3D Printing with ABS Filament
Modified on: Mon, 14 Nov, 2016 at 3:14 PM
ABS or Acrylonitrile Butadiene Styrene is a common thermoplastic. It’s a popular plastic for injection molding and it’s used to make legos, instruments, sports equipment and more.
If you’re used to printing with PLA, you’ll probably find ABS a little trickier to print with. There are a couple more steps required for each print, and it has a different set of printing settings. However, you need not despair. ABS is a strong and heat resistant filament, with awesome post processing options. With this article under your belt, things will be printing your way.
Getting that first layer right
As we discussed in our PLA article, getting the first layer down is the most important part of the print. Here are the key points:
1. You need the print bed (or print surface) to be level.
2. You need the extruder to be homed to the correct height from the bed.
3. You need a good adhesive to assist your ABS in sticking to the bed.
4. And of course, making sure that your extruder is heated to the right temperature.
Printing on glass with Kapton/PET tape
In order to print with ABS, you need a temperature controlled bed. The recommended bed temperature for ABS is 110°C.
Instead of printing directly on the glass, it’s better to print with Kapton/PET tape. This makes it easier to clean the bed after you’ve been printing for a while, as you can simply remove the tape, clearing any leftover adhesive or filament.
Having your bed level and extruder at the right height is extremely important when printing on tape. If your extruder is too far from the glass your ABS simply will not stick. If the extruder is too low the glass it will completely block the extrusion of material and may cause a jam after extended periods.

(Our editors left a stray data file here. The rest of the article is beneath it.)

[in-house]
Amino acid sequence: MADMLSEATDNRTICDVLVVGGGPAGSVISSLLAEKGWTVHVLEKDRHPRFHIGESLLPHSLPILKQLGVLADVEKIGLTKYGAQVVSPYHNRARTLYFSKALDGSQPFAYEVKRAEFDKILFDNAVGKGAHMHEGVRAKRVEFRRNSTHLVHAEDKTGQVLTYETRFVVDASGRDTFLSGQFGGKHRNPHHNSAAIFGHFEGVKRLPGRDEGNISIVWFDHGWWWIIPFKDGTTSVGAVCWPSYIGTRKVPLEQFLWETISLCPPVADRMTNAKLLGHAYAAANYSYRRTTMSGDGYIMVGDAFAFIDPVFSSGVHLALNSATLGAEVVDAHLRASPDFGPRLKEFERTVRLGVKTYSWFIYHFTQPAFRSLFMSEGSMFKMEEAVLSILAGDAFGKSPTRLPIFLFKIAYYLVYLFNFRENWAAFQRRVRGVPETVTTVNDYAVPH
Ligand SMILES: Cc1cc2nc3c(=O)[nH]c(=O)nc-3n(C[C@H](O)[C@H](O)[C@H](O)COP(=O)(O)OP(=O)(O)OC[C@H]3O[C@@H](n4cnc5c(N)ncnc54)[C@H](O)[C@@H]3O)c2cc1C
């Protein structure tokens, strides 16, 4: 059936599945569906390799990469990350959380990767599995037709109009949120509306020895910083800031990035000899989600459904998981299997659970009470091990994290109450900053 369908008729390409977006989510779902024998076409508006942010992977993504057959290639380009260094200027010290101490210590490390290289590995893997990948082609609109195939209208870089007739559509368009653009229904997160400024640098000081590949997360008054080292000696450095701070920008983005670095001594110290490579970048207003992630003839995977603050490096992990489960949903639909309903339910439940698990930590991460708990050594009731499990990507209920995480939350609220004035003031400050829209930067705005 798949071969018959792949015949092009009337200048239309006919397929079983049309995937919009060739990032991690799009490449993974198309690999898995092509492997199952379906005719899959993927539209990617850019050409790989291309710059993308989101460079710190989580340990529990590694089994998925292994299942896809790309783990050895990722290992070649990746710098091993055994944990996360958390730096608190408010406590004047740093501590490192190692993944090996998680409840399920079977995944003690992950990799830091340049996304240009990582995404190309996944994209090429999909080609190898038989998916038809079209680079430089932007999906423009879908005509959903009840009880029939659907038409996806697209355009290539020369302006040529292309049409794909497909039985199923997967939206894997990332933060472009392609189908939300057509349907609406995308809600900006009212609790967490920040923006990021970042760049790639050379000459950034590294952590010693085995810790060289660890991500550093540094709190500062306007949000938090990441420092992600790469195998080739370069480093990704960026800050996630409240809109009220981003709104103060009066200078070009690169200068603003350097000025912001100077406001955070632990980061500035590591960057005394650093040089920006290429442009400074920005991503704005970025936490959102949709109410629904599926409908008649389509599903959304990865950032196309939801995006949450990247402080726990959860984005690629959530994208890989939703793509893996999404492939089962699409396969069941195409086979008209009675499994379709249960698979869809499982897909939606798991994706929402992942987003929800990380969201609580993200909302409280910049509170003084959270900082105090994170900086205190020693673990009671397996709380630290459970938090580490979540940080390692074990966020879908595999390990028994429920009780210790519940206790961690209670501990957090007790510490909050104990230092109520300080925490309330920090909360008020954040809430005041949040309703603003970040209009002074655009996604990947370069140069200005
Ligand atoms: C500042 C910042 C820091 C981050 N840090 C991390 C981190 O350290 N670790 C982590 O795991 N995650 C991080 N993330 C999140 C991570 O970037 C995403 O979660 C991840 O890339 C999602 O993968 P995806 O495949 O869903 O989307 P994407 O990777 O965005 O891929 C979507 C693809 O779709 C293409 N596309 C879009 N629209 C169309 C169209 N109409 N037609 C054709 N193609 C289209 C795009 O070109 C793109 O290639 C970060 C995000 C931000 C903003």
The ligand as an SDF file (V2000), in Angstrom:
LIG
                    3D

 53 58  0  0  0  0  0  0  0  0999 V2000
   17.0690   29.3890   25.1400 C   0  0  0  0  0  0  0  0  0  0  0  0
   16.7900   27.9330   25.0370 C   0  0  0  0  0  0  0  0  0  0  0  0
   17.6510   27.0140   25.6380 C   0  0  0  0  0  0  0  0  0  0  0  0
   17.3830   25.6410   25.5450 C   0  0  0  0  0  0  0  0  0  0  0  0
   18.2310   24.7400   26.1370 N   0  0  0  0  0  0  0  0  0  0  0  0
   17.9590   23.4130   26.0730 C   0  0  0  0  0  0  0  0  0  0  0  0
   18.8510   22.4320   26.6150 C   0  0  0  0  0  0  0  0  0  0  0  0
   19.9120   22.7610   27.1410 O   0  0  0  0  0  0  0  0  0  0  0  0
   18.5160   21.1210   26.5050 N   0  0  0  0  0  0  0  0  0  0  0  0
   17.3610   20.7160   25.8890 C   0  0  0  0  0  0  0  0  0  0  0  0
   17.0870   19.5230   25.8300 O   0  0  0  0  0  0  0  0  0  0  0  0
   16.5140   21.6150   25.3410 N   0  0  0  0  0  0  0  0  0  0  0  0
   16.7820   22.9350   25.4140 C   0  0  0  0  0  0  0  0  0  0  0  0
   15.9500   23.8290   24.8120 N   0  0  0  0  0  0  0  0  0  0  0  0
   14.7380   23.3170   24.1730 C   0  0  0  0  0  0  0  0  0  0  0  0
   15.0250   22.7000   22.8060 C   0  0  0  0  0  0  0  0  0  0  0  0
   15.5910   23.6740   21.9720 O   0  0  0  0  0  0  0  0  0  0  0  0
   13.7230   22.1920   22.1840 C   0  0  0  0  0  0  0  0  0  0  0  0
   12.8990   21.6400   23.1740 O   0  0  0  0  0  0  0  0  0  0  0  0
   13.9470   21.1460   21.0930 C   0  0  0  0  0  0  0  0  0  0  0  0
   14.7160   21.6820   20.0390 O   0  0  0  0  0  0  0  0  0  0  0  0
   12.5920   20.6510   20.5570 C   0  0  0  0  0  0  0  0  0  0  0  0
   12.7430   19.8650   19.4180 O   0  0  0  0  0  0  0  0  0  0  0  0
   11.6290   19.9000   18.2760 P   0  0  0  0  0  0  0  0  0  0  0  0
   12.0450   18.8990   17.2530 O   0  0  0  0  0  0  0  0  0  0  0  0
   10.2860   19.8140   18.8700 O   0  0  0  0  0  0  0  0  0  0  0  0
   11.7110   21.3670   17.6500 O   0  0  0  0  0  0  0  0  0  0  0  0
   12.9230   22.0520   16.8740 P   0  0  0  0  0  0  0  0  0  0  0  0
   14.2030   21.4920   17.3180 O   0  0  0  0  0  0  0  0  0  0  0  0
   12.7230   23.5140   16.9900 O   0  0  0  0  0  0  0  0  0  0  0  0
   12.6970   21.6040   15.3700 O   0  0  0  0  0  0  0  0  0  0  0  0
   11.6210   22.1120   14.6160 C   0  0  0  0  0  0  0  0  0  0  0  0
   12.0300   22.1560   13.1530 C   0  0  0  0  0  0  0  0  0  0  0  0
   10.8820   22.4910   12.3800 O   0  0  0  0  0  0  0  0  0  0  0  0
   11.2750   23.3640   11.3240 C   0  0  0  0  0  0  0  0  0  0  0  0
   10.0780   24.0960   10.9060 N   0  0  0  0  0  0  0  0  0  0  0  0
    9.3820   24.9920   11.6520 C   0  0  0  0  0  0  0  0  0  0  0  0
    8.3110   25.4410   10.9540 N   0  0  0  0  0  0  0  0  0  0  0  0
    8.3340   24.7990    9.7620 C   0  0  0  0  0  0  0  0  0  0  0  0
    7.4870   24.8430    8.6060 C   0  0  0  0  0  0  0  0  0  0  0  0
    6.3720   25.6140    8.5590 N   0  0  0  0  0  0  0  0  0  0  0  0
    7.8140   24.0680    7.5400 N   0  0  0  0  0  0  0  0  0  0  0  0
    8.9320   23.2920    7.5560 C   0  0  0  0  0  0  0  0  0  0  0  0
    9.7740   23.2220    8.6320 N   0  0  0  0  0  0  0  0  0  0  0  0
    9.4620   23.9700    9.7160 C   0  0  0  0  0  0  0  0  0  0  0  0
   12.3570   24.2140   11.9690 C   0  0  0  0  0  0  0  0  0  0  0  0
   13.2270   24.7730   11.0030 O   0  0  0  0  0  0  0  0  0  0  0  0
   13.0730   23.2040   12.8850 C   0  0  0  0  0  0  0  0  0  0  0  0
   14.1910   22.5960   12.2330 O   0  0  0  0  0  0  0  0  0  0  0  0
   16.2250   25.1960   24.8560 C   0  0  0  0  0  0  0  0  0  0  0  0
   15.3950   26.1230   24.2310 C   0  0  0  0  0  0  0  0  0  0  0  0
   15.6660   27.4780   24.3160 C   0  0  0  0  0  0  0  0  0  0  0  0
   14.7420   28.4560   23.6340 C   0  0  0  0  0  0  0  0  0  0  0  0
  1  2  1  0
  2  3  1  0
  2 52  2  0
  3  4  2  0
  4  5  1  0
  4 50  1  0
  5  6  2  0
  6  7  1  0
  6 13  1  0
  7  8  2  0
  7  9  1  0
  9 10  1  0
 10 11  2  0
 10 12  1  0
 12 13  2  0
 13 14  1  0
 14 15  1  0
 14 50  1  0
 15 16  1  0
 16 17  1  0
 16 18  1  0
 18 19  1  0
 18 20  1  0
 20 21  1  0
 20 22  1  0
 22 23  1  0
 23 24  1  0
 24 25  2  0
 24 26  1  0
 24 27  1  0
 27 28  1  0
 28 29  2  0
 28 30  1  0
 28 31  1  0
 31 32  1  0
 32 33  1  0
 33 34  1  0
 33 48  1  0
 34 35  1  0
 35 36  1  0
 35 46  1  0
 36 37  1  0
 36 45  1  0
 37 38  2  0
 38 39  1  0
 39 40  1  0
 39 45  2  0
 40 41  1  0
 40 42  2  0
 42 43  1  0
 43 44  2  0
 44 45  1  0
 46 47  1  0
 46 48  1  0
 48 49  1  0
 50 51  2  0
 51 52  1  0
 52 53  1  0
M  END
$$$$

You should also make sure that you have an adhesive of some sort. ABS requires something to bind itself to during the first layer of the print. We tend to use 3M Blue painters tape
Kapton/PET tape is a great way to print ABS. It makes a great shiny bottom layer and the heated bed ensures that your parts stay nice and flat.
Getting the temperature right
When working with a new roll of filament for the first time, we generally like to start out printing at about 230c and then adjusting the temperature up or down by 5 degree increments until we get the quality of the print and the strength of the part to be in good balance with each other.
What to look for
If the temperature is too high:
You will see more strings between the separate parts of your print and you may notice that the extruder leaks out a lot of plastic while moving between separate areas of the print. If this happens you should try to incrementally lower the temperature by 5 degrees until the extruder is not leaking so much material.
Sometimes you will have a material that is simply less viscous than ABS and will leak more even at lower temperatures. We recommend you increase the retraction a few millimeters (3-4 seems like a good number for most every ABS we have tried).
If the temperature is too cold:
You will either see that the filament is not sticking to the previous layer and you are getting a rough surface, or you will get a part that is not strong and can be pulled apart easily. In either case, you should increase the temperature by 5 degrees and try again until you get good line segments on every layer and have a strong part when done printing.
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